Atomic microscope

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An atomic microscope or scanning tunneling microscope is, according to Wikipedia, is a powerful instrument for imaging surfaces at the atomic level. The STM can be used not only in ultra high vacuum but also in air, water, and various other liquid or gas ambients, and at temperatures ranging from near zero kelvin to a few hundred degrees Celsius. The STM is based on the concept of quantum tunneling. When a conducting tip is brought very near to the surface to be examined, a bias (voltage difference) applied between the two can allow electrons to tunnel through the vacuum between them. The resulting tunneling current is a function of tip position, applied voltage, and the local density of states of the sample. Information is acquired by monitoring the current as the tip's position scans across the surface, and is usually displayed in image form.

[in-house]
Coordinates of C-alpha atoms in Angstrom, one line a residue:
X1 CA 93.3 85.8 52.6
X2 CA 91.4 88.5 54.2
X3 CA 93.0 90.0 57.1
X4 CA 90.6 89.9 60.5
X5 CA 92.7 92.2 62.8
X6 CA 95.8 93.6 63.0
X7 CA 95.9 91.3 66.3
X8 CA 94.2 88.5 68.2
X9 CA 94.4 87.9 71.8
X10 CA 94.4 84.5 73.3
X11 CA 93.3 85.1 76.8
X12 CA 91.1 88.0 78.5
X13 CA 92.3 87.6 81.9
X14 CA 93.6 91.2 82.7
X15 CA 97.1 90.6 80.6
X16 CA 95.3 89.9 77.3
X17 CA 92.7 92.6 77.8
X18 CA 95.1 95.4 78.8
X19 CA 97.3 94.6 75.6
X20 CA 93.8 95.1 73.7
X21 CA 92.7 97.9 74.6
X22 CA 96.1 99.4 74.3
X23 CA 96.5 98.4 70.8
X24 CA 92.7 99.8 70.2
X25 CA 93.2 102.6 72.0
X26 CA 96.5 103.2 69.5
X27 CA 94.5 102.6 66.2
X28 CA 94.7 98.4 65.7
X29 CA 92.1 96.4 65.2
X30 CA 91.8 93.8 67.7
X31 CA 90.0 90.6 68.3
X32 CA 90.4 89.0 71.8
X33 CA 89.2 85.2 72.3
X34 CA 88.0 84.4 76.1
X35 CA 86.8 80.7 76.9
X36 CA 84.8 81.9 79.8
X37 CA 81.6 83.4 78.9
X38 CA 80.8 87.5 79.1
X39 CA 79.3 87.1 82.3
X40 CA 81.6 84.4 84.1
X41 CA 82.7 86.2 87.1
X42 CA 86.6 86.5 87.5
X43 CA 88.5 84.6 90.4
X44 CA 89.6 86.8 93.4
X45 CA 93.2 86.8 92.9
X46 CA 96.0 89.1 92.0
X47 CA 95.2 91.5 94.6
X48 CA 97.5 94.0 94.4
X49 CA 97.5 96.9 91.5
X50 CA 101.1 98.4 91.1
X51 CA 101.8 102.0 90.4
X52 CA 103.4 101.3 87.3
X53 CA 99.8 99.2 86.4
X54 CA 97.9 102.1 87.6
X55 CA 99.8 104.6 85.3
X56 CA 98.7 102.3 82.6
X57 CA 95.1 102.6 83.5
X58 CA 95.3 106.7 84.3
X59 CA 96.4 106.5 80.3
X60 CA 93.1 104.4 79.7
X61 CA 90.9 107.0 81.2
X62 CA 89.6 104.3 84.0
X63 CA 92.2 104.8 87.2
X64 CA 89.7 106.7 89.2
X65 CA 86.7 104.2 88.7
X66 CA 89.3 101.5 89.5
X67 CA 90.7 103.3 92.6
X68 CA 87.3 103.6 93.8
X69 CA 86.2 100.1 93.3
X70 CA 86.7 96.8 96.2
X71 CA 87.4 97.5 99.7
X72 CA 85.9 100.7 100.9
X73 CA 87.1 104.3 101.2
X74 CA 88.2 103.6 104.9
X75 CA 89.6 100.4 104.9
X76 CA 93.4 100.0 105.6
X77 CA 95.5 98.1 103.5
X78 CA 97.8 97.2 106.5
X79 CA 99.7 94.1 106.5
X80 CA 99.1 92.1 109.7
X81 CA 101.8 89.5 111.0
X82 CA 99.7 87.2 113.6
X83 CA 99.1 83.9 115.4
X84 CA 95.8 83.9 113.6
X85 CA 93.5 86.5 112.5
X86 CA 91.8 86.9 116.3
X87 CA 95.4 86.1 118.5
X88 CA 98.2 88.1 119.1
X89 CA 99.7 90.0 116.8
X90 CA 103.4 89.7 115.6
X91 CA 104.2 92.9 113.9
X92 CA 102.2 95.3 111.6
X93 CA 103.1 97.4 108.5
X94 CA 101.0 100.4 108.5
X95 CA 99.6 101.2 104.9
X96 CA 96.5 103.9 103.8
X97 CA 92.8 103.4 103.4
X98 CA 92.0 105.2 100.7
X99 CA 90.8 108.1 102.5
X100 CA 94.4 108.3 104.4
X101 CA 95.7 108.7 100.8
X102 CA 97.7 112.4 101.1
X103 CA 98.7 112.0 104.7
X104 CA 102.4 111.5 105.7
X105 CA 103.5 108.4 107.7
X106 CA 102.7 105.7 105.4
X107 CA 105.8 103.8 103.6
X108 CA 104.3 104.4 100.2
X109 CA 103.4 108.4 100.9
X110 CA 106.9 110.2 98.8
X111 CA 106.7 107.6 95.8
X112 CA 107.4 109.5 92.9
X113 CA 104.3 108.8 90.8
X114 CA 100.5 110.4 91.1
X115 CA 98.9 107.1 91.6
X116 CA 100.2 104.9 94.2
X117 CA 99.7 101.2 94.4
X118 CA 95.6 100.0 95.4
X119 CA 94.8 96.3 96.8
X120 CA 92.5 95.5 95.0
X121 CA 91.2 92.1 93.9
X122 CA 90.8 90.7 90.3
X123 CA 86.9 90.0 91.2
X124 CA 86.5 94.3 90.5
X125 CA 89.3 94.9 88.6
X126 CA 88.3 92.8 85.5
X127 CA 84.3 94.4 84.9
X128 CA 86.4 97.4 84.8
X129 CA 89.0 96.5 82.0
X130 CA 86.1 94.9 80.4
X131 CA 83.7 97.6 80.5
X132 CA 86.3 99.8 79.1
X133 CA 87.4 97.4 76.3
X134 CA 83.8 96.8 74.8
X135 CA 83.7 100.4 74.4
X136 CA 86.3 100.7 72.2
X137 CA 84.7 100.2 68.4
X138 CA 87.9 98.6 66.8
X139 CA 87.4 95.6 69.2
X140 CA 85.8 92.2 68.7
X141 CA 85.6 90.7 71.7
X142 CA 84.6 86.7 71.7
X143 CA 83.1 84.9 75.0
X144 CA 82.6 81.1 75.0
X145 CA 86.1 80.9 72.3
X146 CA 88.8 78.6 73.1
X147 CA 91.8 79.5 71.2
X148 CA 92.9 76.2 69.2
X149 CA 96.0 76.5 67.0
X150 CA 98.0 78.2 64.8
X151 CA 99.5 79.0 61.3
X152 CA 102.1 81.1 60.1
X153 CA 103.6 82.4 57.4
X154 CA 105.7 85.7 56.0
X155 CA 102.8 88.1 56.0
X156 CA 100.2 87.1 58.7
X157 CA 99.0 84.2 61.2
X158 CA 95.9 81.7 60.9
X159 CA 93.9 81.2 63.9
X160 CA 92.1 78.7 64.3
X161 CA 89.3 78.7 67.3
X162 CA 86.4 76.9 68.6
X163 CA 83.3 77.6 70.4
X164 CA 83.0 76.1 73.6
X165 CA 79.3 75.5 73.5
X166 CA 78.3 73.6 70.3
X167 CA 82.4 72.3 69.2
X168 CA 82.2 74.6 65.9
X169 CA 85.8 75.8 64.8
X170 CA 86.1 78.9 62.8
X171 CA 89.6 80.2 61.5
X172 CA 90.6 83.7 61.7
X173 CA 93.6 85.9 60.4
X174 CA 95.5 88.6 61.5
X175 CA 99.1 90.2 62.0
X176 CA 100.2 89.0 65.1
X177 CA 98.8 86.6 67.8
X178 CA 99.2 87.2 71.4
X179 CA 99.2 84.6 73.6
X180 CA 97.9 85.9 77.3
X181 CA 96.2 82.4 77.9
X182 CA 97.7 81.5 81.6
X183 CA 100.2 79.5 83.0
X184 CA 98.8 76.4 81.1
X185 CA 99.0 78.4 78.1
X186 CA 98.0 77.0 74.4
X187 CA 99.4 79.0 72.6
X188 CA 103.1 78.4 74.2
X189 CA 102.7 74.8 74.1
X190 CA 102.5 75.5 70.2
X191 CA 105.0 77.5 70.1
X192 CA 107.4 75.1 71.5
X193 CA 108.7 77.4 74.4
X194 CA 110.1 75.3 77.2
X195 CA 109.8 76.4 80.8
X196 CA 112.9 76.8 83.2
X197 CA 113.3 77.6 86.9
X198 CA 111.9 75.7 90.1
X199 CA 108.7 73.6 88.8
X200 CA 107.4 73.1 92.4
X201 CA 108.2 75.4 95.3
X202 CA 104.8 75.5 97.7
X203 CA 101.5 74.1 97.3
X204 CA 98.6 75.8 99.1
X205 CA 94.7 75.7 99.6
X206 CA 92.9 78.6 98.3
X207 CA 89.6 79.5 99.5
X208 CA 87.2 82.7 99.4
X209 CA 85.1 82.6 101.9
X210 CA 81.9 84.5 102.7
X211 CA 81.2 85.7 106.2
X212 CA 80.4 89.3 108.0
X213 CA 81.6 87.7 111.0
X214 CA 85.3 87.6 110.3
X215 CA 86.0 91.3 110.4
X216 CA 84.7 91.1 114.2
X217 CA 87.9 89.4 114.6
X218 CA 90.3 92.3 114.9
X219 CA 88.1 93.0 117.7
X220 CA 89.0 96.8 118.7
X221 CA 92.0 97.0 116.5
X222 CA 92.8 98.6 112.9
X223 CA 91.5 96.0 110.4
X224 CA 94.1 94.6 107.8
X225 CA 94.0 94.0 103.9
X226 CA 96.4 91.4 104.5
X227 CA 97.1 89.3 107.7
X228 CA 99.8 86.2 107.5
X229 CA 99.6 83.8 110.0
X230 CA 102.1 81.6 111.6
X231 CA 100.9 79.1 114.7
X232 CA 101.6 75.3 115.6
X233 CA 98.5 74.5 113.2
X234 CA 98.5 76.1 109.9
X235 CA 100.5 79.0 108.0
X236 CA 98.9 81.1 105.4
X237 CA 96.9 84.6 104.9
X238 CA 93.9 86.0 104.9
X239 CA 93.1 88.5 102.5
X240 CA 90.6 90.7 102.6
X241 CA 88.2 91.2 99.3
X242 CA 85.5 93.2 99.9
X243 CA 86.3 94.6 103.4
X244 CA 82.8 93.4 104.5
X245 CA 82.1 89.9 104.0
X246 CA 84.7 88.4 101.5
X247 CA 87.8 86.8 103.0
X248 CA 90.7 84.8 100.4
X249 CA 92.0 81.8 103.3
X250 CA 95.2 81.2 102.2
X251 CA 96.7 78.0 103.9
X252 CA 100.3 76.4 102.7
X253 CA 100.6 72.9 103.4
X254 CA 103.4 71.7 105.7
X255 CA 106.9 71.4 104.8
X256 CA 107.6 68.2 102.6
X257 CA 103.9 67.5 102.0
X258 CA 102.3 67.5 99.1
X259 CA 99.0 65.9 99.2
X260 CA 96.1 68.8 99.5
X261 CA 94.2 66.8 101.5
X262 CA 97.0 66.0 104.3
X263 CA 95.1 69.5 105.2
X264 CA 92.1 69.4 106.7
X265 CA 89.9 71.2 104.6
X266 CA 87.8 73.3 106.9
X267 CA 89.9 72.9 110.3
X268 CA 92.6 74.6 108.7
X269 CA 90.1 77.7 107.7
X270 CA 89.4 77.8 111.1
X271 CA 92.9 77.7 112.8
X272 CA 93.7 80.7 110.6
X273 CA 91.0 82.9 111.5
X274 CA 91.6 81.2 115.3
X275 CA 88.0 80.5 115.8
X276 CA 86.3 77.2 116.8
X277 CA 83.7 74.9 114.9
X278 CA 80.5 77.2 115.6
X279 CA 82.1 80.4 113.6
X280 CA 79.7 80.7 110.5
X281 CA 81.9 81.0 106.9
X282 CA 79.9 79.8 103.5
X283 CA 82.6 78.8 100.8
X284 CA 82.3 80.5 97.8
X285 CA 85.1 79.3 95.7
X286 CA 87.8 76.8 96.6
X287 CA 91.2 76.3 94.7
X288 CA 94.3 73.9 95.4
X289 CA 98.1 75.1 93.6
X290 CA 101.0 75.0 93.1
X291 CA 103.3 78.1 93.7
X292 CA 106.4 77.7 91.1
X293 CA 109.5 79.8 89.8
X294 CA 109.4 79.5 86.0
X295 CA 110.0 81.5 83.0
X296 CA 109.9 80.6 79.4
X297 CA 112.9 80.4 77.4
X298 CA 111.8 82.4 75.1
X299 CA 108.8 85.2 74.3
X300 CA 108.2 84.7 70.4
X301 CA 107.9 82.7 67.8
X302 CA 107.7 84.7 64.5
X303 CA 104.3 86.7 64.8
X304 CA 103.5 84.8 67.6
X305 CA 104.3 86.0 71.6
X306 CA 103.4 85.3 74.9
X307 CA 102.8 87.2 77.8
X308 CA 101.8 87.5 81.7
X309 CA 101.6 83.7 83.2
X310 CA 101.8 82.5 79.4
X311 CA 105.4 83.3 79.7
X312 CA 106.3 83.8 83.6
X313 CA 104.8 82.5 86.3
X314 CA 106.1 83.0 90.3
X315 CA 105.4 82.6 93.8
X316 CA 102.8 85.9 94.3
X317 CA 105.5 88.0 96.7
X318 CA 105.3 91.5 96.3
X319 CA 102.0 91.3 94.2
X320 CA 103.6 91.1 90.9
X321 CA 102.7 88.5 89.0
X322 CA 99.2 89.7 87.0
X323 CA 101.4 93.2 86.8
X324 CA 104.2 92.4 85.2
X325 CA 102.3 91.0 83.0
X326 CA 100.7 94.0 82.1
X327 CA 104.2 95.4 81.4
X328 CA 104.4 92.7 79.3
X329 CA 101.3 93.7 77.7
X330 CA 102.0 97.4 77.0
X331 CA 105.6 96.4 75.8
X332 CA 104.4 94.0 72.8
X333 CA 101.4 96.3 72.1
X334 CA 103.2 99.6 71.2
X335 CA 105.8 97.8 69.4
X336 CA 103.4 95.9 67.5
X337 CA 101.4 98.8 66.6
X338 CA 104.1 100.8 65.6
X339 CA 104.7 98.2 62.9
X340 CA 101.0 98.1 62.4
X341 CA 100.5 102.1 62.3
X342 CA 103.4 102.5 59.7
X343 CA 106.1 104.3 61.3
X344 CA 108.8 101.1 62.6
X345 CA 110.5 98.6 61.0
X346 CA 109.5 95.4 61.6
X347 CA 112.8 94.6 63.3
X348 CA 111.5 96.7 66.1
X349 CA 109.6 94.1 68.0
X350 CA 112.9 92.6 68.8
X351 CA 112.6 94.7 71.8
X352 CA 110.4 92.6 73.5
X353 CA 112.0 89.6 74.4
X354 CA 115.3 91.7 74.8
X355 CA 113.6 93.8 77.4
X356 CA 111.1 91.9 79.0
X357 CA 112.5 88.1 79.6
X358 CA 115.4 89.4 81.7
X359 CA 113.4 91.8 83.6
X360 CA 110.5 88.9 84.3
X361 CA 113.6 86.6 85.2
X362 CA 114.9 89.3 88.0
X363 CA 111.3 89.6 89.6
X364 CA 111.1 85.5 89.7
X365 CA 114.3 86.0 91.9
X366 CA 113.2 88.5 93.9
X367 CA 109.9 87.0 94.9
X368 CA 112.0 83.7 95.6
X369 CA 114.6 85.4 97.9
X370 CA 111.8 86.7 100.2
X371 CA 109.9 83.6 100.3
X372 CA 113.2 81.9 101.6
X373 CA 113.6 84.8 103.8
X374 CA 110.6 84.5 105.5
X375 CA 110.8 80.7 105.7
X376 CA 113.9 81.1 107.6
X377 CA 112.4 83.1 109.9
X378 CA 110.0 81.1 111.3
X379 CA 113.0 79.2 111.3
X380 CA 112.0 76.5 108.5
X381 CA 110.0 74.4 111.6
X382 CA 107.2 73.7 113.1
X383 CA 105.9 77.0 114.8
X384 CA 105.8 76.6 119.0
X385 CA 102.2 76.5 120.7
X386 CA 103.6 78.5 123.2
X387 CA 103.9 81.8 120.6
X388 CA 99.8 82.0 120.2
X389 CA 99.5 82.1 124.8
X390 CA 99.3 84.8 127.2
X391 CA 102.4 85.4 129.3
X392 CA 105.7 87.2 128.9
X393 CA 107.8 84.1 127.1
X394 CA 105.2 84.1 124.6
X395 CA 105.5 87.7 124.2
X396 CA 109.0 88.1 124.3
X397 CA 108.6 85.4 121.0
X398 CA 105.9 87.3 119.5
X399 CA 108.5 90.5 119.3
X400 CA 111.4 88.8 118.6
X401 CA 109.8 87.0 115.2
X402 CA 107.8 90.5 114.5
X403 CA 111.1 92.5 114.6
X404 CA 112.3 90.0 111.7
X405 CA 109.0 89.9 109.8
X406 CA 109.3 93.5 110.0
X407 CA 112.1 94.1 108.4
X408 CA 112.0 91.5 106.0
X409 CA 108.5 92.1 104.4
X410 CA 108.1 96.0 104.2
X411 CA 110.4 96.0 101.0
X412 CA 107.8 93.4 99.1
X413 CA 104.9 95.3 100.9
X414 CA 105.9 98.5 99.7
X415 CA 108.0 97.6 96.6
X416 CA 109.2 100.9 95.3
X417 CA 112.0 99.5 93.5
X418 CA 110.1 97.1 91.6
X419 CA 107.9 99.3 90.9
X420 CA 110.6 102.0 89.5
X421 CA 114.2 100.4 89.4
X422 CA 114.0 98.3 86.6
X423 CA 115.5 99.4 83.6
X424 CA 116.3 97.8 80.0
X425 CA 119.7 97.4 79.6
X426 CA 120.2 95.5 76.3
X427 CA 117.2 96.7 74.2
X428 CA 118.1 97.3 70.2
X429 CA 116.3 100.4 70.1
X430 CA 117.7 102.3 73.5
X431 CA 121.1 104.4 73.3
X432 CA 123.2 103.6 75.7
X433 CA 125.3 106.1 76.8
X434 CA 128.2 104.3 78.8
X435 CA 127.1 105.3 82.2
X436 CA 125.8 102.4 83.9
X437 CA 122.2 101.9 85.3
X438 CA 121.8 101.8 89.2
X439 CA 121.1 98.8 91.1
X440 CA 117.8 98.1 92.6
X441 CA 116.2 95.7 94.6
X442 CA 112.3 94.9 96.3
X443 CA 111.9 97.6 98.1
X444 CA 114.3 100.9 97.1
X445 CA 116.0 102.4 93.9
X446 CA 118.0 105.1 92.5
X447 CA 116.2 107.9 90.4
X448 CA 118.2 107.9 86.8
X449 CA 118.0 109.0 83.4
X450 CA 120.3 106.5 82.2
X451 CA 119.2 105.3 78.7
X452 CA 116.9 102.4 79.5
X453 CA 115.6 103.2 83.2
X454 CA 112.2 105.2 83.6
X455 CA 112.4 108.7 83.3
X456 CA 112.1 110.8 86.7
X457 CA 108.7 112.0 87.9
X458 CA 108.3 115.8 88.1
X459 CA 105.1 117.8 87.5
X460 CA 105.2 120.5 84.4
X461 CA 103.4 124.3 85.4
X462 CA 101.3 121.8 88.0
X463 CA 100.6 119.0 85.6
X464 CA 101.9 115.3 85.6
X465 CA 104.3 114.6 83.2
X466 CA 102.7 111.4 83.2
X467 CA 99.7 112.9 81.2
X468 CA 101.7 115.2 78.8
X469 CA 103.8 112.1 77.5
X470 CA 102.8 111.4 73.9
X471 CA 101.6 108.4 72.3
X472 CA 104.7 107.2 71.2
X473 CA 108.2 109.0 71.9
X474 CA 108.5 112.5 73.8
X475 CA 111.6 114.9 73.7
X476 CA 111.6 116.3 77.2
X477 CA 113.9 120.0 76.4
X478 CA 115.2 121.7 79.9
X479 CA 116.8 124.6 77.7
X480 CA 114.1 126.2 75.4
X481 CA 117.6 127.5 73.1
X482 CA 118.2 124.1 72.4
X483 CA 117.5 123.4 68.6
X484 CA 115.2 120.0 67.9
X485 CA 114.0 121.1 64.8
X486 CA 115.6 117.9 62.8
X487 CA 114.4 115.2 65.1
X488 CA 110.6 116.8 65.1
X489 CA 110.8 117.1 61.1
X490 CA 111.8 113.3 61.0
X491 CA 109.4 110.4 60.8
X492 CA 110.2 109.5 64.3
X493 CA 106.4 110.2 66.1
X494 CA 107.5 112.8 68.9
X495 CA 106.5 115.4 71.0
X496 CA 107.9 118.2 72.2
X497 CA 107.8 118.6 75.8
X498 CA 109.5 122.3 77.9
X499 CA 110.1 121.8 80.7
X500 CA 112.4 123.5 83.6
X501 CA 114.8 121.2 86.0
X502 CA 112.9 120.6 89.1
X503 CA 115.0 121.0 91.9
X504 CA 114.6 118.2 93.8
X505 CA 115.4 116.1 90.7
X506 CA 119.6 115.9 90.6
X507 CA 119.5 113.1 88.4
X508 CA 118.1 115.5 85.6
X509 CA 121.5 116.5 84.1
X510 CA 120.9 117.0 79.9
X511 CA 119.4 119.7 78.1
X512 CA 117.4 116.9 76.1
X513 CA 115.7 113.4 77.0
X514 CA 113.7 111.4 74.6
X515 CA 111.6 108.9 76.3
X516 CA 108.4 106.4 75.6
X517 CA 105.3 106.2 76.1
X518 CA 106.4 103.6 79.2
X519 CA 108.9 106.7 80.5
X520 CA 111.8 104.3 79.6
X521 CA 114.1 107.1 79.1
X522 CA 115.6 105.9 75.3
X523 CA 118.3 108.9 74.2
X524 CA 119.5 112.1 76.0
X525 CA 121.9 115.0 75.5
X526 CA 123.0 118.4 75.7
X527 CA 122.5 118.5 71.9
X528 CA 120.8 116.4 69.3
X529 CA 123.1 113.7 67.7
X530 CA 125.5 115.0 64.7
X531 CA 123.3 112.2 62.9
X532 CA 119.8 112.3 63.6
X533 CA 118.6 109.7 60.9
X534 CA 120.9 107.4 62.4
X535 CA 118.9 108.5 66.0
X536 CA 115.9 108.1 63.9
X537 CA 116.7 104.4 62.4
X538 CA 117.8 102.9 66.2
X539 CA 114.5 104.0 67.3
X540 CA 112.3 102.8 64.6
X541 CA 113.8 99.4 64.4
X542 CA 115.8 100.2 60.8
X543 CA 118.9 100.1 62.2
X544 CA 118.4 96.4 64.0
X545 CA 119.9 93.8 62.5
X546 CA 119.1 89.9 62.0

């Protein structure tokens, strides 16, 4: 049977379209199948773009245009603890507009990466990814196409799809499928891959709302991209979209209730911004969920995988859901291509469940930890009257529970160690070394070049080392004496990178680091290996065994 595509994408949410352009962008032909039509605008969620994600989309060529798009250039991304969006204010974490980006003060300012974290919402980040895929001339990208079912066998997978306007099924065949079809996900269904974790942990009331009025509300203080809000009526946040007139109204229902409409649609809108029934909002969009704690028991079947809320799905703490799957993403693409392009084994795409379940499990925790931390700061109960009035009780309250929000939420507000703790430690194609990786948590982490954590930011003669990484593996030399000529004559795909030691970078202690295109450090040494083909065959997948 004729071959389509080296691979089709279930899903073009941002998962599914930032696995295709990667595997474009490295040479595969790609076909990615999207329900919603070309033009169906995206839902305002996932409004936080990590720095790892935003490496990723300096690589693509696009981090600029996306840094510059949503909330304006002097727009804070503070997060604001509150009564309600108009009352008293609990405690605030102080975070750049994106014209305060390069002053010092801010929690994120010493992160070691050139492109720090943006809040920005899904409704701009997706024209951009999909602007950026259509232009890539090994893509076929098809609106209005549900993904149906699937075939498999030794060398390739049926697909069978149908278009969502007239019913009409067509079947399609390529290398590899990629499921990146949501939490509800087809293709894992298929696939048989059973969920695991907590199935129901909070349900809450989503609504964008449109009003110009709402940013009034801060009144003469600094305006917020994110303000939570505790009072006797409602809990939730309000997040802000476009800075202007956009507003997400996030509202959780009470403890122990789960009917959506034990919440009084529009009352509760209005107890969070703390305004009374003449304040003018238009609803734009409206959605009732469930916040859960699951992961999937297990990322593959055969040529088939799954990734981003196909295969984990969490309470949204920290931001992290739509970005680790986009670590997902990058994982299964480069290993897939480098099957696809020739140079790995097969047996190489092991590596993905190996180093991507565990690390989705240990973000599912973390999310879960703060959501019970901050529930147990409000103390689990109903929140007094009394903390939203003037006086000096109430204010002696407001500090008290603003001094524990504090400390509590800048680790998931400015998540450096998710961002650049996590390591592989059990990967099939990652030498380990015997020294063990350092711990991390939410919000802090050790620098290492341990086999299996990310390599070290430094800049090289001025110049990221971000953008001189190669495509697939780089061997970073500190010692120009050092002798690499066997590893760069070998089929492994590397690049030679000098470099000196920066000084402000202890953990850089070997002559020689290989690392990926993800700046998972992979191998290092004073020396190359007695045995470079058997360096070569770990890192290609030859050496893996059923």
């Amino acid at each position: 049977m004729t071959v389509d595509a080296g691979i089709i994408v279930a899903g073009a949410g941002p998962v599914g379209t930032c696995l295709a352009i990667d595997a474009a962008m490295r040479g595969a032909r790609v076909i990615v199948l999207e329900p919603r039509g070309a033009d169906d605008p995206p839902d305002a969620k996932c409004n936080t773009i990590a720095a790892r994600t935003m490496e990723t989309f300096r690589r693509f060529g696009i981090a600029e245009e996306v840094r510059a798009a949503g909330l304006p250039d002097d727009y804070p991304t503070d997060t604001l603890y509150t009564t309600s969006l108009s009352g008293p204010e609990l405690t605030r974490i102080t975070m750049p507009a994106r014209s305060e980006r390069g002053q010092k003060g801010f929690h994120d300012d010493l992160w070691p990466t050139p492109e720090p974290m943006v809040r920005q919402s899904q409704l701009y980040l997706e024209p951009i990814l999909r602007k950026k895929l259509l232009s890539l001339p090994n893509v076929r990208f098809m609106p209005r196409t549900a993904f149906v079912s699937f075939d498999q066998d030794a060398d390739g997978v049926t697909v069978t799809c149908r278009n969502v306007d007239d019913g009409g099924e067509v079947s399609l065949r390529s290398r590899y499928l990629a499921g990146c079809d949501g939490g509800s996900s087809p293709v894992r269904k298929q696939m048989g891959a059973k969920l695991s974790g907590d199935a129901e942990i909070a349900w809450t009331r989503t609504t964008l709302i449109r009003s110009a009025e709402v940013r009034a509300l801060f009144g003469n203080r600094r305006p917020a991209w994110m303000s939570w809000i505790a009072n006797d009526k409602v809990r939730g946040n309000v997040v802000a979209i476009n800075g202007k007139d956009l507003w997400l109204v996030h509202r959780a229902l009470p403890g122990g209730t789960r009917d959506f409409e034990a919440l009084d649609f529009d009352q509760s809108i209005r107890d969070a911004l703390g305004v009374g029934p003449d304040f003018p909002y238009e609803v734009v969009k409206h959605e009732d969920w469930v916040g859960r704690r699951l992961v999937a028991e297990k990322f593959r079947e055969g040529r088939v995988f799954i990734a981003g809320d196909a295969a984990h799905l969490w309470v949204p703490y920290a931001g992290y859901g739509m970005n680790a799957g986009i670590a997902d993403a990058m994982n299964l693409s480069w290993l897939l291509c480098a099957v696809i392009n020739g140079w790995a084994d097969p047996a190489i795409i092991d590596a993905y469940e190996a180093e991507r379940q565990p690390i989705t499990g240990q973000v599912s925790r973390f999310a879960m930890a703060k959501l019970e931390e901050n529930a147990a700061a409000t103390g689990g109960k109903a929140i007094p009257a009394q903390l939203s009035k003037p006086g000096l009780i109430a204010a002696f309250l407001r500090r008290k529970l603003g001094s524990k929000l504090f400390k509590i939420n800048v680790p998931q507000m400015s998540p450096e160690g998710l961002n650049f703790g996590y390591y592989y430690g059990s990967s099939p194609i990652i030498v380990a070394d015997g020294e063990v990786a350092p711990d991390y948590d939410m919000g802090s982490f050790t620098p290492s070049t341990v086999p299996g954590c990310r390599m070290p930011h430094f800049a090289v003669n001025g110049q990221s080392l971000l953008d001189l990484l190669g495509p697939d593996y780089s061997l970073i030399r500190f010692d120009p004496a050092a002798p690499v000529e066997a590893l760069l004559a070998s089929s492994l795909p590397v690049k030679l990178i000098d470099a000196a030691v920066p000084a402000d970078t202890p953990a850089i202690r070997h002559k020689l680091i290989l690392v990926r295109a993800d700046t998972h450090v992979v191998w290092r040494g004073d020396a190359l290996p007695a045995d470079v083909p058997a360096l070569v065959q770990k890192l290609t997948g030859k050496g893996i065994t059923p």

Basic parts needed for an STM include:

  • a computer
  • a digital-to-analog interface
  • analog-to-high-voltage analog amplifiers
  • piezo tube (are there any other alternatives for atomic-resolution positioning?)
  • mounting hardware
  • vibration isolation hardware (cases, rubber feet, bungee cords, etc.)
  • tips (there seem to be a wide variety of prices)



  • Gwyddion is a modular program for SPM (scanning probe microscopy, of which STM is a subset) data visualization and analysis and is primarily intended for analysis of height fields obtained by means of SPM techniques (such as STM). FOSS/GPL.
  • GXSM - the Gnome X Scanning Microscopy project. The GXSM software is a powerful graphical interface for any kind of 2D and up to 4D (timed and multilayered 2D mode) data acquisition methods, but especially designed for SPM. It includes methods for 2D data (of various types: byte, short, long, double) visualization and manipulation. FOSS/GPL
  • SPIP - Scanning Probe Image Processor software package for nano- and microscale image processing. Supports multiple formats including STM instrumentation. Commercial/free trial.

Further Reading

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